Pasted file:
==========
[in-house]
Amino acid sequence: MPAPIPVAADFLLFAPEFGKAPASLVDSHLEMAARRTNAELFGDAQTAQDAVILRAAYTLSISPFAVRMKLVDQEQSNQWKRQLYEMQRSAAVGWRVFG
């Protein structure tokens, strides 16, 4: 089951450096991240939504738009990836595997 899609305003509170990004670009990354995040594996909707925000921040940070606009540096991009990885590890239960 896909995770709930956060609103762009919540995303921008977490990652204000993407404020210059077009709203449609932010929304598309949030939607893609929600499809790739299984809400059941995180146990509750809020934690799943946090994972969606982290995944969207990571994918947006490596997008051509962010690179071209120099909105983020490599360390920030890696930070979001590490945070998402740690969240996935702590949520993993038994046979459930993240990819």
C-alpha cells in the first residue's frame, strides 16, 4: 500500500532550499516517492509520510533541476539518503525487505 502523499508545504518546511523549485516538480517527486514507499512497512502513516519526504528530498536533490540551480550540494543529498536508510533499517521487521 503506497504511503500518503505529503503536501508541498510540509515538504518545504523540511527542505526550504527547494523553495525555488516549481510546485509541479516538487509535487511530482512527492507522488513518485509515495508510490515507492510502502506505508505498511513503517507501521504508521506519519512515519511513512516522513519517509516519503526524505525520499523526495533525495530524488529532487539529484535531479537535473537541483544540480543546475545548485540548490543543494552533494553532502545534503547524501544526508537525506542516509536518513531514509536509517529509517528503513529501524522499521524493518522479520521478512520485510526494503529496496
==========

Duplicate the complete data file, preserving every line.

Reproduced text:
[in-house]
Amino acid sequence: MPAPIPVAADFLLFAPEFGKAPASLVDSHLEMAARRTNAELFGDAQTAQDAVILRAAYTLSISPFAVRMKLVDQEQSNQWKRQLYEMQRSAAVGWRVFG
């Protein structure tokens, strides 16, 4: 089951450096991240939504738009990836595997 899609305003509170990004670009990354995040594996909707925000921040940070606009540096991009990885590890239960 896909995770709930956060609103762009919540995303921008977490990652204000993407404020210059077009709203449609932010929304598309949030939607893609929600499809790739299984809400059941995180146990509750809020934690799943946090994972969606982290995944969207990571994918947006490596997008051509962010690179071209120099909105983020490599360390920030890696930070979001590490945070998402740690969240996935702590949520993993038994046979459930993240990819």
C-alpha cells in the first residue's frame, strides 16, 4: 500500500532550499516517492509520510533541476539518503525487505 502523499508545504518546511523549485516538480517527486514507499512497512502513516519526504528530498536533490540551480550540494543529498536508510533499517521487521 503506497504511503500518503505529503503536501508541498510540509515538504518545504523540511527542505526550504527547494523553495525555488516549481510546485509541479516538487509535487511530482512527492507522488513518485509515495508510490515507492510502502506505508505498511513503517507501521504508521506519519512515519511513512516522513519517509516519503526524505525520499523526495533525495530524488529532487539529484535531479537535473537541483544540480543546475545548485540548490543543494552533494553532502545534503547524501544526508537525506542516509536518513531514509536509517529509517528503513529501524522499521524493518522479520521478512520485510526494503529496496